Ultraviolence

Ultraviolence

5.0 2
by Lana Del Rey
     
 

View All Available Formats & Editions

The maelstrom of hype surrounding self-modeled Hollywood pop star Lana Del Rey's 2012 breakthrough album, Born to Die, found critics, listeners, and pop culture aficionados divided about her detached, hyper-stylized approach to every aspect of her music and public persona. What managed to get overlooked by many was that Born to Die made such a polarizingSee more details below

Overview

The maelstrom of hype surrounding self-modeled Hollywood pop star Lana Del Rey's 2012 breakthrough album, Born to Die, found critics, listeners, and pop culture aficionados divided about her detached, hyper-stylized approach to every aspect of her music and public persona. What managed to get overlooked by many was that Born to Die made such a polarizing impression because it actually offered something that didn't sound like anything else. Del Rey's sultry, overstated orchestral pop recast her as some sort of vaguely imagined chanteuse for a generation raised on Adderall and the Internet, with heavy doses of Twin Peaks atmosphere adding a creepy sheen to intentionally vapid (and undeniably catchy) radio hits. Follow-up album Ultraviolence shifts gears considerably, building a thick, slow-moving atmosphere with its languid songs and opulent arrangements. Gone are the big beats and glossy production that resulted in tracks like "Summertime Sadness." Instead, Ultraviolence begins with the protracted, rolling melancholia of "Cruel World," nearly seven minutes of what feels like a sad, reverb-drenched daydream. The song sets the stage for the rest of the album, which simmers with a haunted, yearning feeling but never boils over. Even the most pop-friendly moments here are steeped in patient, jazz-inflected moodiness, as with the sad-eyed longing of "Shades of Cool" or the unexpected tempo changes that connect the slinky verses of single "West Coast" to their syrupy, swaying choruses. Production from the Black Keys' Dan Auerbach might have something to do with the metered restraint that permeates the album, with songs like "Sad Girl" carrying some of the slow-burning touches of greasy blues-rock Auerbach is known for. A few puzzling moments break up the continuity of the album. The somewhat hooky elements of "Brooklyn Baby" can't quite rise above its disjointed song structure and cringeable lyrics that could be taken either as mockery of the hipster lifestyle or self-parody. "Money Power Glory" steps briefly out of the overall dreamscape of the album, sounding like a tossed-off outtake from the Born to Die sessions. Despite these mild missteps, Ultraviolence thrives for the most part in its density, meant clearly to be absorbed as an entire experience, with even its weaker pieces contributing to a mood that's consumptive, sexy, and as eerie as big-budget pop music gets. Del Rey's loudest detractors criticized her music as a hollow, cliché-ridden product designed by the music industry and lacking the type of substance that makes real pop stars pop. Ultraviolence asserts that as a songwriter, she has complete control of her craft, deciding on songs far less flashy or immediate but still uniquely captivating. As these songs shift her sound into more mature and nuanced places, it becomes clear that every deadpan affectation, lispy lyric, and overblown allusion to desperate living has been a knowing move in the creation of the strange, beguiling character -- and sonic experience -- we know as Lana Del Rey.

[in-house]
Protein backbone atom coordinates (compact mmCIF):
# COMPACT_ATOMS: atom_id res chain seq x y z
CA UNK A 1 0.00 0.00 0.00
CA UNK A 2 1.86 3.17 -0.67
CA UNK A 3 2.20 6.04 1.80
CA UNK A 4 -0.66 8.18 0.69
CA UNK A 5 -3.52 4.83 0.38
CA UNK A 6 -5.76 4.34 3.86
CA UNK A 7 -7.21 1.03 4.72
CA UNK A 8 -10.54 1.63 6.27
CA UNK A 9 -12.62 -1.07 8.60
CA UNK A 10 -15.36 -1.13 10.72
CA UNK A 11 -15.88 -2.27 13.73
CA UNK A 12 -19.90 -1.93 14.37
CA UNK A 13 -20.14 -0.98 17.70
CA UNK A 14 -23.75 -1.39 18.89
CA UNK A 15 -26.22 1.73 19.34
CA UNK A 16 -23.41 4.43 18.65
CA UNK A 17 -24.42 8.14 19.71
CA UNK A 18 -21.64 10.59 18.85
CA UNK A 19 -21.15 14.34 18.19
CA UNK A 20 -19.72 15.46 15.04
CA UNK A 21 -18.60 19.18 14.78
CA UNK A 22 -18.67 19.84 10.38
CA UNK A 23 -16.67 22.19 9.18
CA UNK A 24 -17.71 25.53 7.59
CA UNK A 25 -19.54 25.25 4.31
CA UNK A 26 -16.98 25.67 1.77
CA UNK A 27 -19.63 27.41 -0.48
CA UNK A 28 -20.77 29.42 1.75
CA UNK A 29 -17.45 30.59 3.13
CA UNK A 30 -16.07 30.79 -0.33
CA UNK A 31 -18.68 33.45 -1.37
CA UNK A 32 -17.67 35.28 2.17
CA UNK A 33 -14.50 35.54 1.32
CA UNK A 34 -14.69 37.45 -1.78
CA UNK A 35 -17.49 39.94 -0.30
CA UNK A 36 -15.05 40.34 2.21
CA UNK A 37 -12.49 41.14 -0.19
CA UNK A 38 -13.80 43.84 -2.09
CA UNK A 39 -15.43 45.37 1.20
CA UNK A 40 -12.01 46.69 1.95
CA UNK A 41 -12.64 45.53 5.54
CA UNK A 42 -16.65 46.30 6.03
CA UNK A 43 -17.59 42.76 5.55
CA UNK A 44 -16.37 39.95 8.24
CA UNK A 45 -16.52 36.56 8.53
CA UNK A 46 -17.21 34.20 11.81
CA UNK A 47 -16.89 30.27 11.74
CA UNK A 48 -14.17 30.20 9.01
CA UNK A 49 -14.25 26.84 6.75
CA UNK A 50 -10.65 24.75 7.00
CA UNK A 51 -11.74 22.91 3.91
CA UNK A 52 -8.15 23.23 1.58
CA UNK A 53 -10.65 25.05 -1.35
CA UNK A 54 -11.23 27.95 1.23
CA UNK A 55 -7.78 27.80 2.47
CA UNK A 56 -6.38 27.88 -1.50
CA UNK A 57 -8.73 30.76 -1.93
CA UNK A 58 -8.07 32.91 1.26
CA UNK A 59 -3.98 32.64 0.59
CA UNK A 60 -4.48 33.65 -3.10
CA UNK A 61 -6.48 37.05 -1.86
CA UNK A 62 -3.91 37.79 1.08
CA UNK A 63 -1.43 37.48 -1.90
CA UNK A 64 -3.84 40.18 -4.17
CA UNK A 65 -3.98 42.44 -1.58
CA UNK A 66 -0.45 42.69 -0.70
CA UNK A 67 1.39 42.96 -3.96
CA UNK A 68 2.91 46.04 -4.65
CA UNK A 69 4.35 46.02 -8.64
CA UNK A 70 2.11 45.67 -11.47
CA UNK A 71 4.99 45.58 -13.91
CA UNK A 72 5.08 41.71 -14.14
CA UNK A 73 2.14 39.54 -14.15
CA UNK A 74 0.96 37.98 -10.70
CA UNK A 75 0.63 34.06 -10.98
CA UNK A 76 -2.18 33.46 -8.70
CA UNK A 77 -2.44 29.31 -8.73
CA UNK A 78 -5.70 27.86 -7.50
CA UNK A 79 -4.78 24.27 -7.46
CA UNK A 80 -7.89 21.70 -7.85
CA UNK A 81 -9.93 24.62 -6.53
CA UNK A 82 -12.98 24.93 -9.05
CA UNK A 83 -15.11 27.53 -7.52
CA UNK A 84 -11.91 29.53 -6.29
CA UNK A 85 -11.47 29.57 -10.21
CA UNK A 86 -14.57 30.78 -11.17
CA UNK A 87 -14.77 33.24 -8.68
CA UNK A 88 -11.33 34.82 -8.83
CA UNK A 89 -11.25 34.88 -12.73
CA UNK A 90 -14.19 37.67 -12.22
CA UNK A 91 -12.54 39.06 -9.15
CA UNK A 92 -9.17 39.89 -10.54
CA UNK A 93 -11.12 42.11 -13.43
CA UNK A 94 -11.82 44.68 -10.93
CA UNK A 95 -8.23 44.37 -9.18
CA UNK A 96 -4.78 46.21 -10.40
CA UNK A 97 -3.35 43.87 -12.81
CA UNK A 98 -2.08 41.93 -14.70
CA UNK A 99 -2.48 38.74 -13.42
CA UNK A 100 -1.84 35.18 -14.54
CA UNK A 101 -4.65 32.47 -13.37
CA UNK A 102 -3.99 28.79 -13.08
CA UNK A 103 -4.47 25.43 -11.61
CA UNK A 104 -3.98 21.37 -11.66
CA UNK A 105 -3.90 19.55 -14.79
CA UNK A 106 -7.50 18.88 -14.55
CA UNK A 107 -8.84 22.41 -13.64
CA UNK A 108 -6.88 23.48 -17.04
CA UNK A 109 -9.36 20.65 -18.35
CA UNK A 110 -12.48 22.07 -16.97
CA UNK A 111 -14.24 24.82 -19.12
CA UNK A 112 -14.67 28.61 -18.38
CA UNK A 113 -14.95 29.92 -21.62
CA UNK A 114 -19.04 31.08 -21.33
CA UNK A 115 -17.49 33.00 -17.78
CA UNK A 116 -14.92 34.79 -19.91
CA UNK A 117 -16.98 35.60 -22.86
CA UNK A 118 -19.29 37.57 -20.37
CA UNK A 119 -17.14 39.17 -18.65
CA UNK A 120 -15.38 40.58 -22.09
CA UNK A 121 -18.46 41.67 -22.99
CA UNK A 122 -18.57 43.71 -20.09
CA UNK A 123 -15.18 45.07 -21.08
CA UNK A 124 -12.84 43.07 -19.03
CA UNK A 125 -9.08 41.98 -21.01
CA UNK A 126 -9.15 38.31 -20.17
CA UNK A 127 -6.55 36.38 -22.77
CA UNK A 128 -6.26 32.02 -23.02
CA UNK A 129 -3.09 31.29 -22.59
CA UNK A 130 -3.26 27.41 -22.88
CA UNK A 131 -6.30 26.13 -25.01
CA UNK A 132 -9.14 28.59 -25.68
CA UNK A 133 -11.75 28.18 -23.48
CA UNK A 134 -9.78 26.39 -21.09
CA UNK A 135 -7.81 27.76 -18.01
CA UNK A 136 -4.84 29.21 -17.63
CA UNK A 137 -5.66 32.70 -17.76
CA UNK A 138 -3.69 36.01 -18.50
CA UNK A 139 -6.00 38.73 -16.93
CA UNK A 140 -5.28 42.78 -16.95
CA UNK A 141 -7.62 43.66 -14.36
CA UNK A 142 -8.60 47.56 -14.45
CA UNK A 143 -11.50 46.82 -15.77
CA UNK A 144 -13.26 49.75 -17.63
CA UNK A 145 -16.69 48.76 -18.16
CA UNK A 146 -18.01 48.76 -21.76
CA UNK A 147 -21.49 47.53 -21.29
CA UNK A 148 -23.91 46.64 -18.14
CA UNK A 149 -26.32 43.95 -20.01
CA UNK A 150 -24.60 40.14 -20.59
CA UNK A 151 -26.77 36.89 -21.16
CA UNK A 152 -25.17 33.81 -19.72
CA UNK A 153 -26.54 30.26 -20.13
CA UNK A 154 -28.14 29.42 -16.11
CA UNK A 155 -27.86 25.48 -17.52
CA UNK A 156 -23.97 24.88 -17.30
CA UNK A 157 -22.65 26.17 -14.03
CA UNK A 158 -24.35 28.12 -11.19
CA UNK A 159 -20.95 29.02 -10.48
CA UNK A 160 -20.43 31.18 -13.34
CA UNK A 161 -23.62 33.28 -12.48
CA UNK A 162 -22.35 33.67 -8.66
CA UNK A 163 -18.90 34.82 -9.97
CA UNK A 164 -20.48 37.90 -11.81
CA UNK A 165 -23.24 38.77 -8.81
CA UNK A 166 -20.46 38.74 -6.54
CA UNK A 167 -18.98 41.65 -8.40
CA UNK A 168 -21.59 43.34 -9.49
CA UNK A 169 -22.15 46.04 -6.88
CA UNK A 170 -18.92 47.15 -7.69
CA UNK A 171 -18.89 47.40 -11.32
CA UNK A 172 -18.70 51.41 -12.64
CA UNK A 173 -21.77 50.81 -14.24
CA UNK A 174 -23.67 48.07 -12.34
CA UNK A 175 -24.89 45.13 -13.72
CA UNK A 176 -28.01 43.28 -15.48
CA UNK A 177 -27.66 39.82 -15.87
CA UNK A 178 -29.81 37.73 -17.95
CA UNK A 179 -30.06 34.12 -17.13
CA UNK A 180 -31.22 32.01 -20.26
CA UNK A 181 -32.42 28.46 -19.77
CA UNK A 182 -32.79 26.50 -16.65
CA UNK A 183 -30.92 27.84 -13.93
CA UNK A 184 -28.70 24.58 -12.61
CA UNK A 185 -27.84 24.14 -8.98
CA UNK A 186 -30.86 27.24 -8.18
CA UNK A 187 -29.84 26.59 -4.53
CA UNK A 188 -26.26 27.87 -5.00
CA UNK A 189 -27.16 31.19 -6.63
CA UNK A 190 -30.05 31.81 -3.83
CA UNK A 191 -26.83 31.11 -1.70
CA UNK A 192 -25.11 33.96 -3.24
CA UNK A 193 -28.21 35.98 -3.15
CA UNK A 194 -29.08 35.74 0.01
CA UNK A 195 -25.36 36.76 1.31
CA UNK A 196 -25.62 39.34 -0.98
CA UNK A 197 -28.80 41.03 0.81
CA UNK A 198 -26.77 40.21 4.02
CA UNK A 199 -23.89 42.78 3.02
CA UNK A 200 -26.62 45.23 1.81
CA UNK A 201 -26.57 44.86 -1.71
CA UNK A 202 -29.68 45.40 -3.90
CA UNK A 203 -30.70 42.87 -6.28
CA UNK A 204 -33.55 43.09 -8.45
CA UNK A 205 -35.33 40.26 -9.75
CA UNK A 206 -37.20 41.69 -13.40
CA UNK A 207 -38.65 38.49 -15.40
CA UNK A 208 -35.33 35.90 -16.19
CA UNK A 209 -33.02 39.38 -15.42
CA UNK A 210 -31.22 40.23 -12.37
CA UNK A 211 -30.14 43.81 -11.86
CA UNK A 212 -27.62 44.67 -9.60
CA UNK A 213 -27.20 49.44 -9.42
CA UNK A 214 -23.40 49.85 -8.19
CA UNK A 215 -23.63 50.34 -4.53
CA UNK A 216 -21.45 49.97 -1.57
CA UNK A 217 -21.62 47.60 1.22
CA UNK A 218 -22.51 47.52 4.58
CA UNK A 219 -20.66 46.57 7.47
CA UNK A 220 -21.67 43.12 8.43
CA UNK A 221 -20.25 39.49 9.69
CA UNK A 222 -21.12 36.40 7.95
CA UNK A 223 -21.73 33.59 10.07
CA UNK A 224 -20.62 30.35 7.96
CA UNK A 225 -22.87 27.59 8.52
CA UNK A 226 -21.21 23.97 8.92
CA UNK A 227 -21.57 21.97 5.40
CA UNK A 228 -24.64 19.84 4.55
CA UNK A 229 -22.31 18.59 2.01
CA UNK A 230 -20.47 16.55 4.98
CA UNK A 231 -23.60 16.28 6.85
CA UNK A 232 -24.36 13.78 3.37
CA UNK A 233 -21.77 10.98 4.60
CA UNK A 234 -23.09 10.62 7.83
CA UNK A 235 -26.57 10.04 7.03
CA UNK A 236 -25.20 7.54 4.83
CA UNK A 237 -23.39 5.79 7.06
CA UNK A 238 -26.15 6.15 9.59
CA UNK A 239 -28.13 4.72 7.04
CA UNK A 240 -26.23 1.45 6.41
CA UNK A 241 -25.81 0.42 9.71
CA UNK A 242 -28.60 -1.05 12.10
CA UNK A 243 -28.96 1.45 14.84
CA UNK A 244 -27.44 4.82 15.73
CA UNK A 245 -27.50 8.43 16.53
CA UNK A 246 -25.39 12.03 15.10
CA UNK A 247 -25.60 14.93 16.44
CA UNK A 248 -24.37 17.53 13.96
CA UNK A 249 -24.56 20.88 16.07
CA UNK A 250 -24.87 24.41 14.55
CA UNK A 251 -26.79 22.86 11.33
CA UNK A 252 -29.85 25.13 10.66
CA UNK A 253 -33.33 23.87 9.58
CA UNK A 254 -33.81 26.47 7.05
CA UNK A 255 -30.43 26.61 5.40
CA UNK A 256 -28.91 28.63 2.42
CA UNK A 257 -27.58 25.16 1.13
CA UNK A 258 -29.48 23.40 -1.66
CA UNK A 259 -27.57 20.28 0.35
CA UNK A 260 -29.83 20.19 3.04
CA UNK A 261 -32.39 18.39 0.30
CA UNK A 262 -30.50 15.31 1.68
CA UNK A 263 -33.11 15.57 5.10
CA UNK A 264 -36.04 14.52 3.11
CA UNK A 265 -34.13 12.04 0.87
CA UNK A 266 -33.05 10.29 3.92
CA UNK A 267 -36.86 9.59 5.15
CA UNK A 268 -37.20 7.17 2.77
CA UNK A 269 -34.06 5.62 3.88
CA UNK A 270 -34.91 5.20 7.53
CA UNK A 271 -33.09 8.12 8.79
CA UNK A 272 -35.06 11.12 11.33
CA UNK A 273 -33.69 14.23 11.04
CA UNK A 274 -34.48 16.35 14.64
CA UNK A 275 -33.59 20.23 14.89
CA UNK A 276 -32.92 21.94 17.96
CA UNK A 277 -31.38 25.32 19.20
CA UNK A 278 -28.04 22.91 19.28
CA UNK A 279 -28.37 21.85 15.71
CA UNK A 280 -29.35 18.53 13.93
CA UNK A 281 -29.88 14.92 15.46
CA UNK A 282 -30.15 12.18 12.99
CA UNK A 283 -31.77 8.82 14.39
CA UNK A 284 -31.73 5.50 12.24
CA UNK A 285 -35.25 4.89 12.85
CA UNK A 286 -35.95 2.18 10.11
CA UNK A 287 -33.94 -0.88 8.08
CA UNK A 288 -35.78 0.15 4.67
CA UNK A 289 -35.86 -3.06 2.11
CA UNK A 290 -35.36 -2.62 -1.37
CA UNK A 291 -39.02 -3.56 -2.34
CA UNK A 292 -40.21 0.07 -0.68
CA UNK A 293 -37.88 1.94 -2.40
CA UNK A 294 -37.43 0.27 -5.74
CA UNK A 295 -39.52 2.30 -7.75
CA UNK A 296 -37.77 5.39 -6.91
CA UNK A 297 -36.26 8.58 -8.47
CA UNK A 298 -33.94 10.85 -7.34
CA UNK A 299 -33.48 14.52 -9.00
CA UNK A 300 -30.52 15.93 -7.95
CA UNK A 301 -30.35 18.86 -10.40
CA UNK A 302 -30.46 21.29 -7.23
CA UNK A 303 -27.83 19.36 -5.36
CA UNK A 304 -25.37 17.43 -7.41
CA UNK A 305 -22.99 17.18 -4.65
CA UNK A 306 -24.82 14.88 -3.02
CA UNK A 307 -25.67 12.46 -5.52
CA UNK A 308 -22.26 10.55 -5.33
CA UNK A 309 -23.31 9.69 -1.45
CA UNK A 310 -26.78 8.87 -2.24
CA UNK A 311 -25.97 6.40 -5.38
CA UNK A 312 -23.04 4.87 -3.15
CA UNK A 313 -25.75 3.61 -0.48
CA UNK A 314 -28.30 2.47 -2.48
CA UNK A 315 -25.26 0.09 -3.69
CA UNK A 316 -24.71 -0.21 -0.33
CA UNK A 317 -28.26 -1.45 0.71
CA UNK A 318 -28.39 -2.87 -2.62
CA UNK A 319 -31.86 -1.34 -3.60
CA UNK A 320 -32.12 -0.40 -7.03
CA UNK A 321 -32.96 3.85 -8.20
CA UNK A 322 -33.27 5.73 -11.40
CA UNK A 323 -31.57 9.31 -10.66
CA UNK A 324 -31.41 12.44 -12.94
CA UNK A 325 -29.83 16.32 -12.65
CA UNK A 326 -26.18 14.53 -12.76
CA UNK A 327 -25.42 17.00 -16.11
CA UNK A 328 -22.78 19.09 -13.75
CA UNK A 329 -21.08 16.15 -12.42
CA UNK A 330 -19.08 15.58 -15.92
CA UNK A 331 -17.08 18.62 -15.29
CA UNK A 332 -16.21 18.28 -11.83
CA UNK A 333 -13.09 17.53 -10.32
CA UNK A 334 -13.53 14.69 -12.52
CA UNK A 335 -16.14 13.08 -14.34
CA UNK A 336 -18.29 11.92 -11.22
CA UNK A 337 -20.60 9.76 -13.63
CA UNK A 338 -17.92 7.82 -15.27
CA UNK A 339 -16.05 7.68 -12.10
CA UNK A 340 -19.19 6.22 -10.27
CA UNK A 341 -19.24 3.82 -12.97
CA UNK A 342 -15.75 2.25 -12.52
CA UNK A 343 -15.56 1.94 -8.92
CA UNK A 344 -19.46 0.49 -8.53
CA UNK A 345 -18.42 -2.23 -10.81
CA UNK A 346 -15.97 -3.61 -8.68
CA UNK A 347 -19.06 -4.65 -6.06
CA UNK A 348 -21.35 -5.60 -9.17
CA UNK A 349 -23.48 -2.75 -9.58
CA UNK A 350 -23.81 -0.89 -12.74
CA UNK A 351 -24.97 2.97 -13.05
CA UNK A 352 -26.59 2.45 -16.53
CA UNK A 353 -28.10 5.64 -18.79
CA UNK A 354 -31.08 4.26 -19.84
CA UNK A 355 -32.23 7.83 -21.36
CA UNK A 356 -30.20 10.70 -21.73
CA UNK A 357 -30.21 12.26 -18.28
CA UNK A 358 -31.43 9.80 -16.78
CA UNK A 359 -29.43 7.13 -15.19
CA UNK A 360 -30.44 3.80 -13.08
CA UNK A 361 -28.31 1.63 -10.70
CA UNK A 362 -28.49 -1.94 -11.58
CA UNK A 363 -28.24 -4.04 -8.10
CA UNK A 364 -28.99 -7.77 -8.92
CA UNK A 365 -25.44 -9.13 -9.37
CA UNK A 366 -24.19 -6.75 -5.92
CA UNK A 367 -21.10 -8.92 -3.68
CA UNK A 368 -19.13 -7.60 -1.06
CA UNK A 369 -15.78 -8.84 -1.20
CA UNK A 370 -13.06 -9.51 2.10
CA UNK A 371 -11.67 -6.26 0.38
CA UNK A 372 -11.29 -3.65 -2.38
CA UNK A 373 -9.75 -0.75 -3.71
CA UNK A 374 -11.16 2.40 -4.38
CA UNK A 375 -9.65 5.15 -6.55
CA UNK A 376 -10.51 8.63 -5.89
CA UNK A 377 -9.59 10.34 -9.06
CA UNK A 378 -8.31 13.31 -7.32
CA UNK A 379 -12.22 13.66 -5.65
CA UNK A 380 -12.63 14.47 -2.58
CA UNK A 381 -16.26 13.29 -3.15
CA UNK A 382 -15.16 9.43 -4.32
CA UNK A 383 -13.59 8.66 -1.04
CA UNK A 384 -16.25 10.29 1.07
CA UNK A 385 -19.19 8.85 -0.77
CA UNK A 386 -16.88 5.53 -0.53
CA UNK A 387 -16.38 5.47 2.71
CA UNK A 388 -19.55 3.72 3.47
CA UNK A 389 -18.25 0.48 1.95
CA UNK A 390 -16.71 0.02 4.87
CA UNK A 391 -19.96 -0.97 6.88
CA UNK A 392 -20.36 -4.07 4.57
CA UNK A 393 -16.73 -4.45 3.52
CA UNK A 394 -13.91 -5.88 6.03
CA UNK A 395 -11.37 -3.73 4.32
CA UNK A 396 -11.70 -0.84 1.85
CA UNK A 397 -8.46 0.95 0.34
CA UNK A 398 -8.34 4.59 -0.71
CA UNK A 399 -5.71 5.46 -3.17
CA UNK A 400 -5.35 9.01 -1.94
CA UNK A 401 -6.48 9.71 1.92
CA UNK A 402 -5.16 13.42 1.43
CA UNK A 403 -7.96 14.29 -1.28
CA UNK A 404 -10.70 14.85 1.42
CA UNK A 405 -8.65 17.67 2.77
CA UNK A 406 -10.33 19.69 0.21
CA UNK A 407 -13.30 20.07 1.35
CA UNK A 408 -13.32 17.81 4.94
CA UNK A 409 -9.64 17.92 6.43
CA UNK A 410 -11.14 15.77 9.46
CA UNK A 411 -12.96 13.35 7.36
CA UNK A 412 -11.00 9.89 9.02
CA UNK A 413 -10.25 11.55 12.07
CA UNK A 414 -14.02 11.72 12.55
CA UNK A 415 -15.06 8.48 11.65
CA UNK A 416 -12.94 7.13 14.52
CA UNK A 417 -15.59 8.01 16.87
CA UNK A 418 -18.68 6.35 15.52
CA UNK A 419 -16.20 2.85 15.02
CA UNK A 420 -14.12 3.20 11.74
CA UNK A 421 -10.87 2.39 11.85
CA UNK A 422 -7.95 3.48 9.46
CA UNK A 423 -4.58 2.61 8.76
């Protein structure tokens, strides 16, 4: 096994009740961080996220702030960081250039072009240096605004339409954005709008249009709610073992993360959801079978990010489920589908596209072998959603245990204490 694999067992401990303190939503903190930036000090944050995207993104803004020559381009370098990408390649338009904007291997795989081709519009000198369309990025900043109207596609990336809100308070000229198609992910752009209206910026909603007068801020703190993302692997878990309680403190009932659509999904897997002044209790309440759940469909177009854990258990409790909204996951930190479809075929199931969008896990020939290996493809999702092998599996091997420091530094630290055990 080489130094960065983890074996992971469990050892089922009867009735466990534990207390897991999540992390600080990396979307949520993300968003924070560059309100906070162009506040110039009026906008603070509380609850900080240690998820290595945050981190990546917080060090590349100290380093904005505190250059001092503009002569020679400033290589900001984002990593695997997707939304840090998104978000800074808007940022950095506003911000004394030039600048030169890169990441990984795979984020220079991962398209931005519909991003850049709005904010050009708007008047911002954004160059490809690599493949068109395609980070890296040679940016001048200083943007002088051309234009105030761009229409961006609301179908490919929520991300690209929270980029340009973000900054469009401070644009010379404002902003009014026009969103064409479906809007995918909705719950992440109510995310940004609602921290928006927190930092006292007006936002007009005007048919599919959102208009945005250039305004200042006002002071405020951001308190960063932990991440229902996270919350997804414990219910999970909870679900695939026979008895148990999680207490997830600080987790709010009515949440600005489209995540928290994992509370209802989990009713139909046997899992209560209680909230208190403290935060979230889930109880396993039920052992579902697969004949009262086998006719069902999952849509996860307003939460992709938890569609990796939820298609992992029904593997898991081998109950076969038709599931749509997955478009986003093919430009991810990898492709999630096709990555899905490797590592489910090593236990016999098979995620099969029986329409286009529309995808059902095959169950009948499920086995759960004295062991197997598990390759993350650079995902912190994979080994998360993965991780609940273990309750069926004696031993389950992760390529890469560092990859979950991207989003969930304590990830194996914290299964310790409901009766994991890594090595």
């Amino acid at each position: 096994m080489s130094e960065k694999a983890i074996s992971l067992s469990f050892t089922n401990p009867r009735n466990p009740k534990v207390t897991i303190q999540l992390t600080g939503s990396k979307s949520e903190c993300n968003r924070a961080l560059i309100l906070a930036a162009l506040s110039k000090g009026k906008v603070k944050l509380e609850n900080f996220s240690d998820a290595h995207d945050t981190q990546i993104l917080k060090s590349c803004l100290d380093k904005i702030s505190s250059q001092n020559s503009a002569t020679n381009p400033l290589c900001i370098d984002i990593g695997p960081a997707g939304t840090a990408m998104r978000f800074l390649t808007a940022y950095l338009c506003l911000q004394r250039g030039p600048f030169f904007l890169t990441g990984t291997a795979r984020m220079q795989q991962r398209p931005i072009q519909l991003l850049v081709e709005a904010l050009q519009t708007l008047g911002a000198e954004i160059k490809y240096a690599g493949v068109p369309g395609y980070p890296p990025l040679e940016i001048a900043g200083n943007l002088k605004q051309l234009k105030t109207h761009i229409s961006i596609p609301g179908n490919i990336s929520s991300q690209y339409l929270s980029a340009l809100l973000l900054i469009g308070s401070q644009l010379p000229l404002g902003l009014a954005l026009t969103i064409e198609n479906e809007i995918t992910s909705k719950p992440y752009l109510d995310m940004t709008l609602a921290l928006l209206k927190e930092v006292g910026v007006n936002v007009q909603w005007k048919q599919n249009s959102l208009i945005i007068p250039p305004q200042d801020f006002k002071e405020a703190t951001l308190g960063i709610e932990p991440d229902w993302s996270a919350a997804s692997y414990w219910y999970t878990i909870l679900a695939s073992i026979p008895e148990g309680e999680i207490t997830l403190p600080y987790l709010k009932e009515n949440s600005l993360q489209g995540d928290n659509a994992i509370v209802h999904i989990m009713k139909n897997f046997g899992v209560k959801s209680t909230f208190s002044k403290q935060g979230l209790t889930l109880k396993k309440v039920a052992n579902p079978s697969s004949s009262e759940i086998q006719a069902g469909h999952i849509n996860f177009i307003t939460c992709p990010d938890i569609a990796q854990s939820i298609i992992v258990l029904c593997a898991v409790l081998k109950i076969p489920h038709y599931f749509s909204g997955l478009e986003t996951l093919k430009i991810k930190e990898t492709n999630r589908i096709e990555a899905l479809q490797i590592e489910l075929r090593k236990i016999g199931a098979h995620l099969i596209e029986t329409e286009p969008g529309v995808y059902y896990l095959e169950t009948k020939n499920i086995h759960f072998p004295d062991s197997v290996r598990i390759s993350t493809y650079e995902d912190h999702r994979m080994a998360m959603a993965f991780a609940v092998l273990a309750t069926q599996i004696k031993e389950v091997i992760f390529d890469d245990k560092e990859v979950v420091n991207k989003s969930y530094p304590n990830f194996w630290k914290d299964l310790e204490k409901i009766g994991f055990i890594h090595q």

Read More

Product Details

Release Date:
06/17/2014
Label:
Interscope Records
UPC:
0602537865413
catalogNumber:
002095002
Rank:
14561

Related Subjects

Tracks

Read More

Album Credits

Performance Credits

Lana Del Rey   Primary Artist,Vocals,Background Vocals
Greg Kurstin   Guitar,Drums,Bass Guitar,Keyboards
Ann McCrary   Background Vocals
Russ Pahl   Acoustic Guitar,Pedal Steel Guitar,Electric Guitar
Kenny Vaughan   Synthesizer,Acoustic Guitar,Electric Guitar,Mellotron
Max Weissenfeldt   Drums,Hand Clapping
Dan Auerbach   Synthesizer,Electric Guitar,Hand Clapping,Shaker,Guitar (12 String Acoustic)
Alfreda McCrary Lee   Background Vocals
Nick Movshon   Electric Bass,Drums,Hand Clapping,Upright Bass
Regina McCrary   Background Vocals
Collin Dupuis   Synthesizer
Seth Kaufman   Synthesizer,Percussion,Electric Guitar,Background Vocals,Hand Clapping,Omnichord
Leon Michaels   Synthesizer,Percussion,Piano,Saxophone,Tenor Saxophone,Tambourine,Mellotron,Hand Clapping
Brian Griffin   Drums
Blake Stranathan   Guitar

Technical Credits

Greg Kurstin   Composer,Producer
Rick Nowels   Composer,Vocal Producer
Jessie Mae Robinson   Composer
Kieron Menzies   Vocal Engineer
Dan Auerbach   Producer
Daniel Heath   Arranger,Composer,Producer
Alex Pasco   Engineer
Milton Gutierrez   Engineer
Matthew McGaughey   Orchestration
Collin Dupuis   Engineer,drum programming
Lee Foster   Producer
Phil Joly   Engineer
Ed Millett   Management
Lana Del Rey   Composer,Producer
Ben Mawson   Management
Julian Burg   Engineer
Blake Stranathan   Composer,Producer
Barrie O'Neill   Composer
Robbie Fitzsimmons   Composer

Read More

Customer Reviews

Average Review:

Write a Review

and post it to your social network

     

Most Helpful Customer Reviews

See all customer reviews >